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On Inequality in Consumption Expenditures. The Case of Switzerland


  • Jacques Silber


This study attempts to analyze inequality in consumption on the basis of a method where ENGEL elasticities are derived from Concentration Curves. The idea is to apply the traditional decomposition of the GINI index by income sources to the analysis of the impact of the various consumption categories on overall inequality in consumption. Such an approach allows one to estimate the elasticity of the overall GINI index of inequality in consumption with respect to each of the consumption categories and thus to derive policy implications concerning the effect of changes in indirect taxes or in subsidies. By breaking down the population into poor and rich household one is also able to analyze the specific impact of such policy changes on these two subgroups. A distinction may then be made between policies aimed at reducing overall inequality, poverty or poverty among the very poor. Throughout the study the methodology is applied to consumption expenditures data provided by the 1990 Swiss Consumption Survey.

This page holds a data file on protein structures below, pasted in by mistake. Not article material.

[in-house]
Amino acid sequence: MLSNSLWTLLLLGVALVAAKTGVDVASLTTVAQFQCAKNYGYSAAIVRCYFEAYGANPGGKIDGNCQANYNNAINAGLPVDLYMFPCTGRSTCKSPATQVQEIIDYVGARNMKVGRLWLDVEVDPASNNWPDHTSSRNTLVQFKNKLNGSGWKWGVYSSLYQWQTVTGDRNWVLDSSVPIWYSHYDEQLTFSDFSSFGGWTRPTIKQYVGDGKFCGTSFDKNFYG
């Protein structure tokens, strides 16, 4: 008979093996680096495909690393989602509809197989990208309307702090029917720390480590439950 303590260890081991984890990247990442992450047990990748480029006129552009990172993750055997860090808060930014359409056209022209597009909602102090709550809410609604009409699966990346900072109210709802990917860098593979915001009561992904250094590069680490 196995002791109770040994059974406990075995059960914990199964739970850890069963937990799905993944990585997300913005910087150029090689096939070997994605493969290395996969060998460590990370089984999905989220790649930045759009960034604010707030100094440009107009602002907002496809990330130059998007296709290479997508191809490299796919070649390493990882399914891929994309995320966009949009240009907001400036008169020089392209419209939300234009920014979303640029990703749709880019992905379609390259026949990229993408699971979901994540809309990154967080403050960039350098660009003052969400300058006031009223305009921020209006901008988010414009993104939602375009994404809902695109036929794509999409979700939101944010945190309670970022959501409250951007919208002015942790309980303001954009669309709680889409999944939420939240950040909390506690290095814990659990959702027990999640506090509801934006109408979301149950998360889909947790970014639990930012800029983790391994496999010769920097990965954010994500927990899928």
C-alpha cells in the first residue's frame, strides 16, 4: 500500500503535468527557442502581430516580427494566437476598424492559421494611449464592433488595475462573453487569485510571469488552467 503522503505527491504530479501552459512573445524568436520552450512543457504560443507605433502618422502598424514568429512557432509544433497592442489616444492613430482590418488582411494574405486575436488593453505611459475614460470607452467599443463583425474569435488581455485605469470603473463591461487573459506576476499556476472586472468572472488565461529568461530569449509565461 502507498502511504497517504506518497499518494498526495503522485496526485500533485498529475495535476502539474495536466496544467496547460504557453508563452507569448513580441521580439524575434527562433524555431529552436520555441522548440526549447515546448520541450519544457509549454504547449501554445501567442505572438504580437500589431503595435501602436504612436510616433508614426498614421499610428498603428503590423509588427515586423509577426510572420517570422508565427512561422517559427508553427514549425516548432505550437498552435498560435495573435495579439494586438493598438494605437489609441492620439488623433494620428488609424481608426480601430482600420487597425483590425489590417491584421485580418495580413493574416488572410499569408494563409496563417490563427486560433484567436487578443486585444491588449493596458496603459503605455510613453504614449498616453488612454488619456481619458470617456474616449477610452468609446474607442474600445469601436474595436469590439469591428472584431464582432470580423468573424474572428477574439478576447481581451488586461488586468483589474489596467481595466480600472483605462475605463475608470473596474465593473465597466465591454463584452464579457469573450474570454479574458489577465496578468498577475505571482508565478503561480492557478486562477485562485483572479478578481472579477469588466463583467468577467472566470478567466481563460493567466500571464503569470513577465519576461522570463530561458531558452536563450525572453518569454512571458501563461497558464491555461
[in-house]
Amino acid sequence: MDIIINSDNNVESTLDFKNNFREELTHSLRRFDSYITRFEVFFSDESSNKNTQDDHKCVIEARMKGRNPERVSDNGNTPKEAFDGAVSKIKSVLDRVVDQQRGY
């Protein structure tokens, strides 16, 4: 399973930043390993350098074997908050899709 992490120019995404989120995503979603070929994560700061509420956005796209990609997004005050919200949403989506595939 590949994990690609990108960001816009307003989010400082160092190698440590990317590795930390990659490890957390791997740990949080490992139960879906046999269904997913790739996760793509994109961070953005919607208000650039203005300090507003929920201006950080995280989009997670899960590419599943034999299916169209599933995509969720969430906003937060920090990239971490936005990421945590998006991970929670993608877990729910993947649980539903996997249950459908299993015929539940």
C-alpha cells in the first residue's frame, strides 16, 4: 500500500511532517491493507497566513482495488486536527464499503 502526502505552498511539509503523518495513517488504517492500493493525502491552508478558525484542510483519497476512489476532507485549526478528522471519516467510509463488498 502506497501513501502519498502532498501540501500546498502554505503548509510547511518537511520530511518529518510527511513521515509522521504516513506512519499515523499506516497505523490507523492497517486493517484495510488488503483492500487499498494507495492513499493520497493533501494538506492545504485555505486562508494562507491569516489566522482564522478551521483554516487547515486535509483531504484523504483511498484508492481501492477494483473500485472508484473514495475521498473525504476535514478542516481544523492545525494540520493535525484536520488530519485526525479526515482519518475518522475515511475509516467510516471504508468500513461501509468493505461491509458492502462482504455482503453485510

Suggested Citation

  • Jacques Silber, 1998. "On Inequality in Consumption Expenditures. The Case of Switzerland," Swiss Journal of Economics and Statistics (SJES), Swiss Society of Economics and Statistics (SSES), vol. 134(IV), pages 545-564, December.
  • Handle: RePEc:ses:arsjes:1998-iv-4

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    Cited by:

    1. Ramses H. Abul Naga, 2005. "Social Welfare Orderings: A Life-Cycle Perspective," Economica, London School of Economics and Political Science, vol. 72(3), pages 497-514, August.
    2. Stéphane Mussard & Patrick Richard, 2012. "Linking Yitzhaki's and Dagum's Gini decompositions," Applied Economics, Taylor & Francis Journals, vol. 44(23), pages 2997-3010, August.

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